The end of August is drawing near when detectives Hanna Duncker and Erik Lindgren are called over to Öland to investigate the disappearance of 43 year-old real estate agent Thomas Ahlström. He had just begun his parental leave when his wife returned after a weekend away to find both her husband and toddler Hugo missing. Soon the whole island becomes involved in the case. Search parties of volunteers canvas the narrow island while Hanna and Erik dig through the victim’s background to find clues to why he’s gone missing. They soon learn that he had an estranged adult daughter from a previous relationship, who happens to have spent the summer on the island and recently tried to reconnect with her father. Could she be responsible for what has happened to her father and half-brother?
When Thomas Ahlström is found murdered inside a house that had recently been sold by the firm he was working for, not only do Hanna and Erik have a murder investigation on their hands, they must still find his son Hugo – and the clock is ticking. In the heat of the investigation, Hanna takes the first trembling steps into what could be a new romantic relationship. But she finds it hard to focus on her burgeoning feelings as long as Hugo is missing and a killer roams free. The pressure from the victim’s family, from the media, and from the public increases and Hanna, Erik, and their team are working around the clock to solve the case.
In a parallel storyline, Hanna’s rogue investigation into what happened to her father all those year ago has intensified. She soon realizes that her father may have tried to protect someone and she can only think of one person save herself he would do that for: her brother Kristoffer. Was he somehow involved in the horrible arson and murder for which her father was convicted? Reluctantly, she realizes she must reach out to her brother and confront him. But when she begins to dig further a number of unpleasant things happen to her, and she starts to feel like she has a target on her back. Someone doesn’t want her to find out the truth…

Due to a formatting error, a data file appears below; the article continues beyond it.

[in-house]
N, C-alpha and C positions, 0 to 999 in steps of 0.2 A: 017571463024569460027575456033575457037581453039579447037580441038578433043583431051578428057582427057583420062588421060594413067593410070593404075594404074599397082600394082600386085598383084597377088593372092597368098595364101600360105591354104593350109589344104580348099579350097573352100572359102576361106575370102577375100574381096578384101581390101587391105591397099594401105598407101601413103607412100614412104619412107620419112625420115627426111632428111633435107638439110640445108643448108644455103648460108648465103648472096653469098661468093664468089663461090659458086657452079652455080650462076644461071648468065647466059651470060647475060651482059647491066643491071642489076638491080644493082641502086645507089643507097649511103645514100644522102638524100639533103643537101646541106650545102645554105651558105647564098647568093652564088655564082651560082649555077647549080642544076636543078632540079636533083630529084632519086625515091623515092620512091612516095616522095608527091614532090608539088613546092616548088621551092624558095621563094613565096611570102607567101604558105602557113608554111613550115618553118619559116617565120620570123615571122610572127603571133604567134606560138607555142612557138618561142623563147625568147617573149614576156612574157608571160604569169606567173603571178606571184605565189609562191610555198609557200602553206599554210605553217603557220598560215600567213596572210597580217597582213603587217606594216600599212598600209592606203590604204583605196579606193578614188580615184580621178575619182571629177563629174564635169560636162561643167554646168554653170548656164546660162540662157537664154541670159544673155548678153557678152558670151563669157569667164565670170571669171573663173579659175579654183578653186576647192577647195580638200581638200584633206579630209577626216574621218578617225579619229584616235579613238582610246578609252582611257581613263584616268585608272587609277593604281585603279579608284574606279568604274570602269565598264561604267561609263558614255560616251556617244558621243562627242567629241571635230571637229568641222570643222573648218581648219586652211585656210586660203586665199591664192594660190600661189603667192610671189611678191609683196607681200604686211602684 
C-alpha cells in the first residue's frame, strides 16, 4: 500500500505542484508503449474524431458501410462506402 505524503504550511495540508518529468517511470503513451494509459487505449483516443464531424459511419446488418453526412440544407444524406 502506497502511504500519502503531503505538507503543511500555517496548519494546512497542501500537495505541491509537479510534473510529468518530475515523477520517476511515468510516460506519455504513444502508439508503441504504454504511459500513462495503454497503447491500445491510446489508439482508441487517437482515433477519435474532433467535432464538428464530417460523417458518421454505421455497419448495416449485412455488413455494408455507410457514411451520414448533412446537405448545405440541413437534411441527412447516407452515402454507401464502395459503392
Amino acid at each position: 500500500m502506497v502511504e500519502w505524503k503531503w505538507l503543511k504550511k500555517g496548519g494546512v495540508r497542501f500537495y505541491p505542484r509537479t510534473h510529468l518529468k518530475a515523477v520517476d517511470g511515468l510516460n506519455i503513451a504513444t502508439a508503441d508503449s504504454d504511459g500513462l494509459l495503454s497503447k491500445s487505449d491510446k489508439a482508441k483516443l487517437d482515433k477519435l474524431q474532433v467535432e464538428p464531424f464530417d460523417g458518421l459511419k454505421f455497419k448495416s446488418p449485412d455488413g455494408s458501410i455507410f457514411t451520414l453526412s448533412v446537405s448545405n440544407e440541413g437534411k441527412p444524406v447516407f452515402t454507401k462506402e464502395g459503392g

The Shadow Lily is the second book in Johanna Mo’s bestselling Island Murders Series about police detectives Hanna Duncker and Erik Lindgren. In this sequel to The Night Singer, relationships between the characters we’ve gotten to know and care for in the first book deepen, while Hanna’s present makes it hard for her to ignore the past, no matter how much she would like to. In yet another page-turning crime novel, Mo puts the spotlight on what lengths people are willing to go in order to protect their family.
“A cliffhanger that leaves you longing for more. […] Johanna Mo continues with her lauded Island Murders series. The second installment The Shadow Lily is just as thrilling as The Night Singer.”
Borås Tidning (SE)
“A handful of suspects are introduced through thrilling flashbacks from the victim’s last day alive – the same reliable way to keep your curiosity on alert as in The Night Singer. […] This is the same kind of clever suspense as that of a wickedly good tv series with fast-paced scene changes, yet with a brilliant emphasis on the internal monologue.”
“It’s gruesome, dark and fearsome.”
“It’s both well written and thrilling. […] The Island Murders is so far a perfect example of how to build a series, it’s impressively constructed […] [Johanna Mo] is really good.”
“This time around I’m again deeply invested in Hanna Duncker’s private history that began in the last book. Was her dad really guilty of the murder he was imprisoned for that made Hanna leave Öland so young? And who is threatening Hanna when she starts digging through her father’s past? […] Johanna Mo really knows how to enrich her books with people you care for, and she captures difficult and vivid emotions just as well as the Öland milieus. […] I already long for the next book.”
Norra Skåne (SE)
“The Shadow Lily is the second stand-alone book in the Island Murders series. Johanna Mo is an established suspense writer who has been praised by both critics and readers. […] The author is stylistically excellent and precise as she constructs her narrative. Every sentence seems well thought-ought. The character portrayals and milieus feel authentic. With meticulously chosen words and an effortlessly constructed narrative she succeeds in making the reader experience grand imagery through small means.”